The bud­get co­nun­drum

TICKLISH QUES­TION: WHAT MAY WORK FOR SOME WON’T FOR OTH­ERS

The Citizen (KZN) - - News - Pa­trick Cairns

Aim is to be­come more con­scious of your spend­ing.

Abud­get is one of the most pow­er­ful tools in man­ag­ing your per­sonal fi­nances. It is also, for many peo­ple, one of the least at­trac­tive. Bud­gets can feel re­stric­tive and de­mand­ing. Track­ing ev­ery rand that goes in or out of your wal­let suits some per­son­al­i­ties, but it cer­tainly isn’t ev­ery­body’s idea of time well spent.

This is why, as use­ful as bud­gets are, they don’t al­ways work. Many peo­ple don’t like the idea of hav­ing to ac­count for ev­ery trans­ac­tion and be­ing limited in what they can or can’t buy be­cause of the de­ci­sions they made when they first drew up their plan.

Some peo­ple find them­selves be­ing so de­ter­mined to stick to their bud­get, that they drain all the pleasure out of their money. The big­gest ben­e­fit of a bud­get is that it forces you to think about where your money is go­ing.

By track­ing your trans­ac­tions, you get to see your spend­ing habits. You also get to com­pare these against your in­come and de­cide whether it makes sense to be ap­por­tion­ing the money you earn in the way you do.

If you earn R20 000 a month, and the re­pay­ments on your car are R5 000, does it feel right that a quar­ter of your in­come is go­ing to­wards a de­pre­ci­at­ing as­set? By putting these num­bers down on pa­per, you have a much clearer ba­sis from which to an­swer that kind of ques­tion.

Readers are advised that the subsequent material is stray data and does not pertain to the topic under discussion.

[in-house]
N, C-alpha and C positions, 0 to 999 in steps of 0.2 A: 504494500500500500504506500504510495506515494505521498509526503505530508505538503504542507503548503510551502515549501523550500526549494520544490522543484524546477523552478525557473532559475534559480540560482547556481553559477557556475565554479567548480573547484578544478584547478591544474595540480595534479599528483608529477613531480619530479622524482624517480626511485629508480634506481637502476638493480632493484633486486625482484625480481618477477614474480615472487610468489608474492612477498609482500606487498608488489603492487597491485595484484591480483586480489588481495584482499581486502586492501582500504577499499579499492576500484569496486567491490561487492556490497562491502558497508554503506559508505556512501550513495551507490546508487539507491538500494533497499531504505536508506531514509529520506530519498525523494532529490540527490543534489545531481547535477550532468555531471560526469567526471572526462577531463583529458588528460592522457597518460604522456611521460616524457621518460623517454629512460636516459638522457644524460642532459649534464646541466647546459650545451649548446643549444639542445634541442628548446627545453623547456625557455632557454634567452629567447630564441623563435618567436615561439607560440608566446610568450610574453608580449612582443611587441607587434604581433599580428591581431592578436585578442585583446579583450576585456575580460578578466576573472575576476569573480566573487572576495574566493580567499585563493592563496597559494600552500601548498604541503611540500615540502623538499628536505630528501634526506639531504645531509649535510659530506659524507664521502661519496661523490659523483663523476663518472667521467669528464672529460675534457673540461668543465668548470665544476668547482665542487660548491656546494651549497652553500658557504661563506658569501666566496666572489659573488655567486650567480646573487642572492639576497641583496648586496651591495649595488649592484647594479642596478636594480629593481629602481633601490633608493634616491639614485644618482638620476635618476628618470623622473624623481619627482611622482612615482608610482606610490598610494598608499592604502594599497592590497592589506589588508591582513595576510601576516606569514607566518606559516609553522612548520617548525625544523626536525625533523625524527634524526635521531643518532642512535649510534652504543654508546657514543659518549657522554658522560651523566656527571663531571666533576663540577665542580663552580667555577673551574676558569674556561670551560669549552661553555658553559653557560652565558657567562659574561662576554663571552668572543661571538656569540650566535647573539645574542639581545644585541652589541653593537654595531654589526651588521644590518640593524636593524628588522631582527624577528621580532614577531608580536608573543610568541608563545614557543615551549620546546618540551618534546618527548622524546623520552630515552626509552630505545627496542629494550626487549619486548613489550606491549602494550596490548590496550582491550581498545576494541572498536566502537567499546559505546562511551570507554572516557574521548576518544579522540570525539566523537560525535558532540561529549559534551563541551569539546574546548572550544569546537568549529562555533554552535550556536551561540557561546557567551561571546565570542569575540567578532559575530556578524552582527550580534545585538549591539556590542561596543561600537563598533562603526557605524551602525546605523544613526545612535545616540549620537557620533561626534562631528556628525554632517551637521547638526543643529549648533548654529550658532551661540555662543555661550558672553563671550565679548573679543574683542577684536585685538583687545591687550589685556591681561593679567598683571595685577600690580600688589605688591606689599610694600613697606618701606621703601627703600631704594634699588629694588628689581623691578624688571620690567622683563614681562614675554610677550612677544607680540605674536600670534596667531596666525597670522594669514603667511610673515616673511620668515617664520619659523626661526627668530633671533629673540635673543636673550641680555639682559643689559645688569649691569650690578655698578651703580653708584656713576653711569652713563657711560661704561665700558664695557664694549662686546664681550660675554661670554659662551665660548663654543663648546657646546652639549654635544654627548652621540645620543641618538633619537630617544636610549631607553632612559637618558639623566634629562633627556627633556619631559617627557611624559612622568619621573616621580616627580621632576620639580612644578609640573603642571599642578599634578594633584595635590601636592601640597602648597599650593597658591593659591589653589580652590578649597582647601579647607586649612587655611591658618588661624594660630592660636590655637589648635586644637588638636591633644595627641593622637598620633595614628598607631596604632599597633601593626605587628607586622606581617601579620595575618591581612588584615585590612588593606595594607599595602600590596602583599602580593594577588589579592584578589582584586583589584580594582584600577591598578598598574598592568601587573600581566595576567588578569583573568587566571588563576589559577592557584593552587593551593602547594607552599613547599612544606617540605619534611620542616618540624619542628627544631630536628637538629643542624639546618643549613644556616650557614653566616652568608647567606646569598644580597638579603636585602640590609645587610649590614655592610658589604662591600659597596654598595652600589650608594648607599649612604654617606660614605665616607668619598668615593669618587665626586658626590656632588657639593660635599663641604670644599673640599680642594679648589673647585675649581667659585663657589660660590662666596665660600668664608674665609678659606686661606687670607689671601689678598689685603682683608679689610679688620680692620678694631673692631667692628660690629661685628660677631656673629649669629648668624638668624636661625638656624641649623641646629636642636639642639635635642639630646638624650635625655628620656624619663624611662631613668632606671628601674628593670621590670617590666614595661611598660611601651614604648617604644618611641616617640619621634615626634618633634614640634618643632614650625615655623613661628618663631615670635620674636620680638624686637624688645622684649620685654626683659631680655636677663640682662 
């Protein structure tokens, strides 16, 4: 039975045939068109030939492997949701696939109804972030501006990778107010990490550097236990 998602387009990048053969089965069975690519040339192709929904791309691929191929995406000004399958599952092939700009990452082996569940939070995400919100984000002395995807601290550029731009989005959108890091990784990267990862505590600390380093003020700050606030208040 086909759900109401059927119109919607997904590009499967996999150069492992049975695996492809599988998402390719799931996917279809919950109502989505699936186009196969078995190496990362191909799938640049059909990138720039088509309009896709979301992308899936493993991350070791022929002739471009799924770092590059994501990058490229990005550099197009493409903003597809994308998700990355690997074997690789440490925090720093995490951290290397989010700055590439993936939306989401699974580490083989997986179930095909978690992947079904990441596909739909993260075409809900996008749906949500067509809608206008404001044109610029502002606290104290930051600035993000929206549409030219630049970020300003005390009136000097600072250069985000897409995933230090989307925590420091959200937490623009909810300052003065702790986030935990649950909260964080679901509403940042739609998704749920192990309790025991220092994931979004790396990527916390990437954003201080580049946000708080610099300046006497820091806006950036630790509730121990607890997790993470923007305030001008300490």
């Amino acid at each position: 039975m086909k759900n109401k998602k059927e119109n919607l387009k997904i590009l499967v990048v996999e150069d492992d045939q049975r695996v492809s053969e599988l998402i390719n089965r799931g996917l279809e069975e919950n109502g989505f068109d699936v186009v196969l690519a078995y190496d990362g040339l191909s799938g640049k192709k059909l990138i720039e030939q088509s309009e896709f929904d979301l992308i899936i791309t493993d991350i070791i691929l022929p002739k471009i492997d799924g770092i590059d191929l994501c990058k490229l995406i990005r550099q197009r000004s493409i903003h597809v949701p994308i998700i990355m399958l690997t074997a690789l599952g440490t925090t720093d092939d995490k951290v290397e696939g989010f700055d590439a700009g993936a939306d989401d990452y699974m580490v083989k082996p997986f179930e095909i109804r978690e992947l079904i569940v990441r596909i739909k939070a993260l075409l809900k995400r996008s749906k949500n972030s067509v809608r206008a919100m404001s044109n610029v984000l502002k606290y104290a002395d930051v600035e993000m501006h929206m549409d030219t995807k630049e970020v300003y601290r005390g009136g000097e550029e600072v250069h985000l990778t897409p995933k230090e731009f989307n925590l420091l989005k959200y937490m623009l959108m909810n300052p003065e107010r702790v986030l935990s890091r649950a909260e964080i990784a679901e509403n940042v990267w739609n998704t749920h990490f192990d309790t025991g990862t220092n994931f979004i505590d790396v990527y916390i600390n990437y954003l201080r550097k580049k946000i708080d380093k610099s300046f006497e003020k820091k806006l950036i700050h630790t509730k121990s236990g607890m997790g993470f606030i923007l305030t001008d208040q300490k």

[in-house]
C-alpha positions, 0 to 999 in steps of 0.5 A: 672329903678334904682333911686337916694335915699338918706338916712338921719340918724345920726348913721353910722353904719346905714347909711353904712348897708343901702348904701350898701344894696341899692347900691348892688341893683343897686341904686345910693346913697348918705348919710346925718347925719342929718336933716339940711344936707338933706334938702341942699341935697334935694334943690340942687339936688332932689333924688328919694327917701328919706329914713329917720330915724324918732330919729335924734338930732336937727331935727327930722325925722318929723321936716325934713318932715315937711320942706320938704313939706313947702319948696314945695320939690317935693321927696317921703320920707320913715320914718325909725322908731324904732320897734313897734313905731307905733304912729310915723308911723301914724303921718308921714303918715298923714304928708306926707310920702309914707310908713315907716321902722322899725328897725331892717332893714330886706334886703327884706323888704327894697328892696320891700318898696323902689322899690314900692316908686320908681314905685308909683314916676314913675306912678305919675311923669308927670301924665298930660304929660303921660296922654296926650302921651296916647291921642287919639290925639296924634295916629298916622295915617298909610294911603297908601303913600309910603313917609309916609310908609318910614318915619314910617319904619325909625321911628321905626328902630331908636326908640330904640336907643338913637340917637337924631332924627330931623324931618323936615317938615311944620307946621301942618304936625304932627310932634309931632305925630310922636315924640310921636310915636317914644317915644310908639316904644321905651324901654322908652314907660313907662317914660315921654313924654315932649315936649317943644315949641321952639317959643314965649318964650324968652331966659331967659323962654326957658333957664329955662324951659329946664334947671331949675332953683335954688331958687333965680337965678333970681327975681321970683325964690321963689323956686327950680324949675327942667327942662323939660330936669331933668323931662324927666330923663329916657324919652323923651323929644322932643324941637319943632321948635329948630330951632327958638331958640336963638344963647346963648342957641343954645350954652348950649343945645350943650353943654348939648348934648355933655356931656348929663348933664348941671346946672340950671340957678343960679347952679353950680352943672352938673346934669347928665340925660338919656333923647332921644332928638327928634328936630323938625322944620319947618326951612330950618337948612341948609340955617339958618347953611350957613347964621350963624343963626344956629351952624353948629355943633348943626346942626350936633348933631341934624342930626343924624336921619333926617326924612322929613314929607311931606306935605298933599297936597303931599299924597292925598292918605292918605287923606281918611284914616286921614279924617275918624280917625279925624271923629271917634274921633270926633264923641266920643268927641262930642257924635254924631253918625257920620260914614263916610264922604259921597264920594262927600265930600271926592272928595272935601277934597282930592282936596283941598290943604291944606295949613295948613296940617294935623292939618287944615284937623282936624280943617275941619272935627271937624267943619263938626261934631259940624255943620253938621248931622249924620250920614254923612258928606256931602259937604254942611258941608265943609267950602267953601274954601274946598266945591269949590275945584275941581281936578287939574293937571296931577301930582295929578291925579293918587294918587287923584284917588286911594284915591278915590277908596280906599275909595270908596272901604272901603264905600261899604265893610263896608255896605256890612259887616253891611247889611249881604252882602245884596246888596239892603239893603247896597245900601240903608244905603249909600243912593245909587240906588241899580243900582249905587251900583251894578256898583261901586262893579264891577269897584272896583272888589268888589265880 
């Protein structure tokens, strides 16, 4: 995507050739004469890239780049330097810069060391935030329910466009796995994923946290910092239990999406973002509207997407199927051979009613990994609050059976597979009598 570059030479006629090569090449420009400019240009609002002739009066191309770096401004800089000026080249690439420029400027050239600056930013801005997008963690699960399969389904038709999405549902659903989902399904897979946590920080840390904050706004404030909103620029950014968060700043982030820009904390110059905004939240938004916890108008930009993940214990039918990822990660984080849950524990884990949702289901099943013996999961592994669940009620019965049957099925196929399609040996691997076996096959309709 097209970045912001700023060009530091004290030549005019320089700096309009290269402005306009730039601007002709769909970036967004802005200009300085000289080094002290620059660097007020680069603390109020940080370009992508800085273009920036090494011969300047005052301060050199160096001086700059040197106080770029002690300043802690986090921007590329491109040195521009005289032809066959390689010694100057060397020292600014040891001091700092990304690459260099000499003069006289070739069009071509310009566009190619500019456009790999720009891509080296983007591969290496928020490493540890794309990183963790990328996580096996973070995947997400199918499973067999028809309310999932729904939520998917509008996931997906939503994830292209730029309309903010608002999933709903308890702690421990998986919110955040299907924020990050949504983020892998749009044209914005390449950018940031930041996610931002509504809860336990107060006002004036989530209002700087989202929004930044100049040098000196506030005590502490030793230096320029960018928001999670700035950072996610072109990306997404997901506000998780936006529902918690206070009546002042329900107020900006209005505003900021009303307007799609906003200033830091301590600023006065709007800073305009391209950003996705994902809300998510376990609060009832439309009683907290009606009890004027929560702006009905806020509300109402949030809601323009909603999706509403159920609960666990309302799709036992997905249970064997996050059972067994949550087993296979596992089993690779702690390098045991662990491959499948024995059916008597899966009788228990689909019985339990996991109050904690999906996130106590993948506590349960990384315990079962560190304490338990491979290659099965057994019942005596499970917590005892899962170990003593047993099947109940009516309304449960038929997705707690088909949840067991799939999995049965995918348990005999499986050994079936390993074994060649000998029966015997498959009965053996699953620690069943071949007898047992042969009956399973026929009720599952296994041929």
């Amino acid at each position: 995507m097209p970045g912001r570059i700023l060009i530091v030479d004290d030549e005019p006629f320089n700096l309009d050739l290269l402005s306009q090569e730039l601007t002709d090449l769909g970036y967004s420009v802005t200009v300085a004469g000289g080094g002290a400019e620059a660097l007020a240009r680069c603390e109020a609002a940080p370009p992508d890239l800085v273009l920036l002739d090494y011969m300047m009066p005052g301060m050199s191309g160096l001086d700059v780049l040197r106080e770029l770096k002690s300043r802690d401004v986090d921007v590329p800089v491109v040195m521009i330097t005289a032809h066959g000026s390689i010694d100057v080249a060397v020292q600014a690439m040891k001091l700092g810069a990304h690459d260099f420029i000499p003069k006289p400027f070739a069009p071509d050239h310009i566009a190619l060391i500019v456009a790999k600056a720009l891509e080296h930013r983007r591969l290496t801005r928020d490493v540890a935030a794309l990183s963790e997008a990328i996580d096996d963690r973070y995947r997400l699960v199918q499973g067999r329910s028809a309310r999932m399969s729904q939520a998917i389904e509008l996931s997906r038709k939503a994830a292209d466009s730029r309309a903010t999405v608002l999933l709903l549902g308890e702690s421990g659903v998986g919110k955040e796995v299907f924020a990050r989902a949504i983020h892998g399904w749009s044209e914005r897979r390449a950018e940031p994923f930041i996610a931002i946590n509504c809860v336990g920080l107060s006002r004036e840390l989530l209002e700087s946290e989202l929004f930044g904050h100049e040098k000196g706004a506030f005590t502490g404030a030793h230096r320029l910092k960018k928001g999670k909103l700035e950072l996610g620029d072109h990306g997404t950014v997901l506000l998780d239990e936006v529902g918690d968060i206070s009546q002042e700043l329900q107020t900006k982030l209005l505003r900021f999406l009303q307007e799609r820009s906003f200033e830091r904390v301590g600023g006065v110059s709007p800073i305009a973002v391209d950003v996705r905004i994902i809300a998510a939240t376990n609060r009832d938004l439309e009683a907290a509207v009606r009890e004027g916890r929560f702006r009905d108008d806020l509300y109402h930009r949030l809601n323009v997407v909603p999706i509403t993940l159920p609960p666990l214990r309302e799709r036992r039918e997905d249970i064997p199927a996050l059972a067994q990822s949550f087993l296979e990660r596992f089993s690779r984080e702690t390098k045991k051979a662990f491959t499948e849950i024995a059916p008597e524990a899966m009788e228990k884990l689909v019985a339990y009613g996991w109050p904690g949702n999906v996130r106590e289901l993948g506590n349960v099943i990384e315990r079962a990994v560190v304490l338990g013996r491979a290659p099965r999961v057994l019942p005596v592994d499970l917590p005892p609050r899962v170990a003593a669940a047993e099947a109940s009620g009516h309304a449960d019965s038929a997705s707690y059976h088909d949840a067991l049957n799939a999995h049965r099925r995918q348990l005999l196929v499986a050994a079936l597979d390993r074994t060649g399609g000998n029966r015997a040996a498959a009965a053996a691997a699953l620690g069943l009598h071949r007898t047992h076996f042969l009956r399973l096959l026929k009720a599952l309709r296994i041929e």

On the neg­a­tive side, how­ever, it can also lead to self-dep­re­ca­tion. When you look at your monthly ex­penses you may feel that you are see­ing a se­ries of bad de­ci­sions and you just can’t help your­self from be­hav­ing this way.

A use­ful way to deal with this is to be­come more con­scious about your spend­ing.

Es­sen­tially, it hap­pens in two parts. The first is at the point of spend­ing the money.

Be­fore you buy any­thing, pause and con­sider if this is some­thing that is go­ing to add some­thing worth­while to your life. Is it a pri­or­ity? What is its pur­pose?

Just tak­ing that mo­ment to con­sider this might stop you from the kind of emo­tional spend­ing that is of­ten prob­lem­atic.

A sim­ple ex­am­ple would be go­ing to a cloth­ing store be­cause you know you need new socks, but when you get there you find there is a sale on shoes. You had no in­ten­tion of buy­ing shoes when you set out, and you do not need a new pair. Al­low­ing your­self to recog­nise that may al­low you to avoid the con­sumer trap that was oth­er­wise wait­ing for you.

The sec­ond step is then to make sure you get a re­ceipt for ev­ery pur­chase you make and im­me­di­ately not­ing down on that slip why you made it. This only needs to be a few words that will re­mind you of what it was for and how you were feel­ing when you spent that money. Keep those slips so that you can re­view them a cou­ple of months later. Look over what you bought and con­sider whether you still feel the same way about how you spent your money.

The aim is to be­come more con­scious of your spend­ing, which is de­cid­edly dif­fi­cult in the im­me­di­ate, con­sumerist world in which we live.

We are bom­barded by op­por­tu­ni­ties to spend our money and they are all dressed up to look as at­trac­tive as pos­si­ble, mainly to ap­peal to our emo­tions.

Be­ing aware of what ac­tu­ally does add to our lives and what doesn’t helps us to ad­dress spend­ing de­ci­sions a lot more ob­jec­tively. It will also help to guide our spend­ing away from the things we don’t re­ally want or need, and to­wards those that we do.

To bud­get or not to bud­get, that is the ques­tion

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